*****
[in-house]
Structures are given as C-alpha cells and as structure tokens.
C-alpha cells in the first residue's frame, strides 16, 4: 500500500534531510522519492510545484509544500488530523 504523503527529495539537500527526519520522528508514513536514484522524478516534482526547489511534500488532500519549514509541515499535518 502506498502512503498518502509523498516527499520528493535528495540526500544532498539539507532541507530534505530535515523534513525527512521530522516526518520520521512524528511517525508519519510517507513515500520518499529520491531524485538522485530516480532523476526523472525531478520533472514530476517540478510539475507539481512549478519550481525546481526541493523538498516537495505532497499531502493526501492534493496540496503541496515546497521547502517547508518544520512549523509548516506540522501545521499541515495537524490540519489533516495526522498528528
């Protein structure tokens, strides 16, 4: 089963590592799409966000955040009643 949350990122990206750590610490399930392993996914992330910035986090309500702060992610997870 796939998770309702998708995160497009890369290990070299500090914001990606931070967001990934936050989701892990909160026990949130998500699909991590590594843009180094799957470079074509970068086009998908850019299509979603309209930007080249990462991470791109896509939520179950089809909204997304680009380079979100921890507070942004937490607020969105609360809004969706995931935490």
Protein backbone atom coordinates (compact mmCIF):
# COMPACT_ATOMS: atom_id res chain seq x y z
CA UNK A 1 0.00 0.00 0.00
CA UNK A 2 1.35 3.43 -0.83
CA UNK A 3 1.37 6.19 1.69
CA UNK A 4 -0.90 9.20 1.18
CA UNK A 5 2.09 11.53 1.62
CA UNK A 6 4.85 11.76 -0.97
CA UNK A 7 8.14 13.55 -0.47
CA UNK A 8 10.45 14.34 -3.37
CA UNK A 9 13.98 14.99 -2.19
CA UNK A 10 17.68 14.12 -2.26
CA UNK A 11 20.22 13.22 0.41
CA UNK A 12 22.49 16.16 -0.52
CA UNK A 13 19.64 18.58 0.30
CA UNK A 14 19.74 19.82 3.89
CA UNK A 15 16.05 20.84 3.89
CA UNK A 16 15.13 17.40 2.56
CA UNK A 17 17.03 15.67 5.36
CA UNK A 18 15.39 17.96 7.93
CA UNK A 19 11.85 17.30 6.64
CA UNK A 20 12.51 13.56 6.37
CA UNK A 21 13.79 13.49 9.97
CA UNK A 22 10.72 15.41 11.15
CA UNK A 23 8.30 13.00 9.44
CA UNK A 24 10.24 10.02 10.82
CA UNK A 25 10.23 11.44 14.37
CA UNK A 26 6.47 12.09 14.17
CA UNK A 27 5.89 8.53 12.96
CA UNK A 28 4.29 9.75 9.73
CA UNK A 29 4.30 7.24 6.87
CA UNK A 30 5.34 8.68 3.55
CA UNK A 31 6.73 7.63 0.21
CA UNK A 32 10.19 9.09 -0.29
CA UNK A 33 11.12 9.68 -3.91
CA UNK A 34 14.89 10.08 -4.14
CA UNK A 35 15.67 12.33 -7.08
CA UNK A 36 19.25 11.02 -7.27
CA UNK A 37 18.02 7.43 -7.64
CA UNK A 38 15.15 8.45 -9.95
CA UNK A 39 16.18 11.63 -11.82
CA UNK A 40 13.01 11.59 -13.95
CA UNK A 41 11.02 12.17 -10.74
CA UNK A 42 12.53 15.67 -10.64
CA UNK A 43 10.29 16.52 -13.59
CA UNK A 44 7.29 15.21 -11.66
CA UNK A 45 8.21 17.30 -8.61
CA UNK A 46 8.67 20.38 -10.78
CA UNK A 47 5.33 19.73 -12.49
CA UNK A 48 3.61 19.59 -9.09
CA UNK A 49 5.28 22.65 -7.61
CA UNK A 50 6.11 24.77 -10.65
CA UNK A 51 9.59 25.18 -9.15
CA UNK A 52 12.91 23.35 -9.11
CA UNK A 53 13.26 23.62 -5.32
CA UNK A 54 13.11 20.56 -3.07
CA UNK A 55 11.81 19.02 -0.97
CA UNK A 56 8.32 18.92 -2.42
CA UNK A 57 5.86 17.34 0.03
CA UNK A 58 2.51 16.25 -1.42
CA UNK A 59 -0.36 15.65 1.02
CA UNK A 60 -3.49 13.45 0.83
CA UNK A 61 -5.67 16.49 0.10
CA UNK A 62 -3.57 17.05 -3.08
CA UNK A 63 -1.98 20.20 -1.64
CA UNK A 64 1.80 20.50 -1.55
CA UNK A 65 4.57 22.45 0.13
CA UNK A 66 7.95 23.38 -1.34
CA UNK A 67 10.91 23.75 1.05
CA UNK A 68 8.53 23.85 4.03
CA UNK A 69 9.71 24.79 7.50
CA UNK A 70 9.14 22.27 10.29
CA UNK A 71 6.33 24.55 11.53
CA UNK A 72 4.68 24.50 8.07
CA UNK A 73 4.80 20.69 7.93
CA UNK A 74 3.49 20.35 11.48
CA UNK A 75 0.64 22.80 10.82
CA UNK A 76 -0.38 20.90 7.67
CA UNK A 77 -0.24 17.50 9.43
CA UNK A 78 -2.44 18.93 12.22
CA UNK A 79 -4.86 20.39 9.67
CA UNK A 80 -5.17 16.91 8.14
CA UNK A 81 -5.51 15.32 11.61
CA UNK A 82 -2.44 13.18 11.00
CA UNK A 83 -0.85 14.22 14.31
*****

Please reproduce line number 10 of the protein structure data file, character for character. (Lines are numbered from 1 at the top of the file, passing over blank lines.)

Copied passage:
CA UNK A 4 -0.90 9.20 1.18